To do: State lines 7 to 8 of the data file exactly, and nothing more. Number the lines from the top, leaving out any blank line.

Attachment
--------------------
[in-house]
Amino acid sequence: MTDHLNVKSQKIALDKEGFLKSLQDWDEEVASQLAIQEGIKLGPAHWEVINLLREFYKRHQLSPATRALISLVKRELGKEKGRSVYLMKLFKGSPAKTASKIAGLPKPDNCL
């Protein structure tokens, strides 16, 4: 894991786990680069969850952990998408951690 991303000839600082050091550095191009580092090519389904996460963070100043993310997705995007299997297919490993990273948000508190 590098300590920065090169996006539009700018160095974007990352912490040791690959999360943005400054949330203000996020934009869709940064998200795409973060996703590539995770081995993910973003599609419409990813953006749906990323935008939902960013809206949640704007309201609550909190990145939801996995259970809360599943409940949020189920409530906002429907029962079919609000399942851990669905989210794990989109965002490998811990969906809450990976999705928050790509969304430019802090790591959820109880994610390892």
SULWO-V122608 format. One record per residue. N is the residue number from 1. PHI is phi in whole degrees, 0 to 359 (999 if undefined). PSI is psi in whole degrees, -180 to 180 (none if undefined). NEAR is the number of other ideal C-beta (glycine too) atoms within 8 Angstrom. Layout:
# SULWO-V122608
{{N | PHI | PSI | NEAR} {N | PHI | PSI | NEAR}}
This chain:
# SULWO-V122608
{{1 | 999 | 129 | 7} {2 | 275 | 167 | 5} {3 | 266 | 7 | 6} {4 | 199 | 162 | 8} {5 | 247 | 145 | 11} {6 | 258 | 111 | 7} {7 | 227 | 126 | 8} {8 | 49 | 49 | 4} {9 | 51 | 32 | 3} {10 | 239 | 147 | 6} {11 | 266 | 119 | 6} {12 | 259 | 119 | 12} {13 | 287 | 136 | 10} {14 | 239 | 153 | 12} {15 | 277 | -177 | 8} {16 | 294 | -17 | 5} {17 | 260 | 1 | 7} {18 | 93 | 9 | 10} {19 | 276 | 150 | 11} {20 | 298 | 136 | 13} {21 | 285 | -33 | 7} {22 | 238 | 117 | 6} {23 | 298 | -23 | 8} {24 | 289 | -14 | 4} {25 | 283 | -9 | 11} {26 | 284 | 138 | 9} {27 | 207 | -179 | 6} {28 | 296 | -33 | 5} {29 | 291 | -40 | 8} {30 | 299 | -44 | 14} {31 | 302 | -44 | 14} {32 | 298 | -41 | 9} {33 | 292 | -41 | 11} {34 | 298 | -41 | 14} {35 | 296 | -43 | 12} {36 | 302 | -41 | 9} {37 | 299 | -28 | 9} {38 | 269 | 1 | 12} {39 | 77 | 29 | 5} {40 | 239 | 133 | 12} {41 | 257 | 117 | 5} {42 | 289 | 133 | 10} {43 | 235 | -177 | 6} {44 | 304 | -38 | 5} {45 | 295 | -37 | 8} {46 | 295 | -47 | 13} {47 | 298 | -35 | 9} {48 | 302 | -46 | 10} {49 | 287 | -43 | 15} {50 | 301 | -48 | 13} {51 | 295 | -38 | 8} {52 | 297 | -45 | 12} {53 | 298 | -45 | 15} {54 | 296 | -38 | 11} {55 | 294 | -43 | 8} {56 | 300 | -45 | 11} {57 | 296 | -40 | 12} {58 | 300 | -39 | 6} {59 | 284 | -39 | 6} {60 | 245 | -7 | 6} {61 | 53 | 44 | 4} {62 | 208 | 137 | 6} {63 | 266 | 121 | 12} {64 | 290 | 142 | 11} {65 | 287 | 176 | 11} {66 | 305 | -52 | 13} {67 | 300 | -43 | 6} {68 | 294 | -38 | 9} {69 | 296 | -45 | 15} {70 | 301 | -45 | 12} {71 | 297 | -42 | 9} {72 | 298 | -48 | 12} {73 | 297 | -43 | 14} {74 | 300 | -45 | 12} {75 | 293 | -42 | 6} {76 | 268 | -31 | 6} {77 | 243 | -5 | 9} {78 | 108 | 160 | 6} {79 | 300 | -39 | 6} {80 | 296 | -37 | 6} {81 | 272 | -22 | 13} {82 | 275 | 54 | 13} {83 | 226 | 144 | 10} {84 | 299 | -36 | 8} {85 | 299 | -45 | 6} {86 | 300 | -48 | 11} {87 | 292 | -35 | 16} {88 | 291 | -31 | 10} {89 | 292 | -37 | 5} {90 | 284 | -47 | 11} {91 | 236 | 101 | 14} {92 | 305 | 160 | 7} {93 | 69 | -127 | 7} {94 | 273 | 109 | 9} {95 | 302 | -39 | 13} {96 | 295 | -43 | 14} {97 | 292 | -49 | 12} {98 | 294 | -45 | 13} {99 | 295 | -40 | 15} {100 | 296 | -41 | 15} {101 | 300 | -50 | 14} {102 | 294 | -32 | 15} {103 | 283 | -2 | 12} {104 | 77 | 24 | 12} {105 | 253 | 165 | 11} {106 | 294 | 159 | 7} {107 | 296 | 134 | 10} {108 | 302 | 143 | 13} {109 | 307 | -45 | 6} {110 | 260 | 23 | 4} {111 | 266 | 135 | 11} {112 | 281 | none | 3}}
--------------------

This chain:
# SULWO-V122608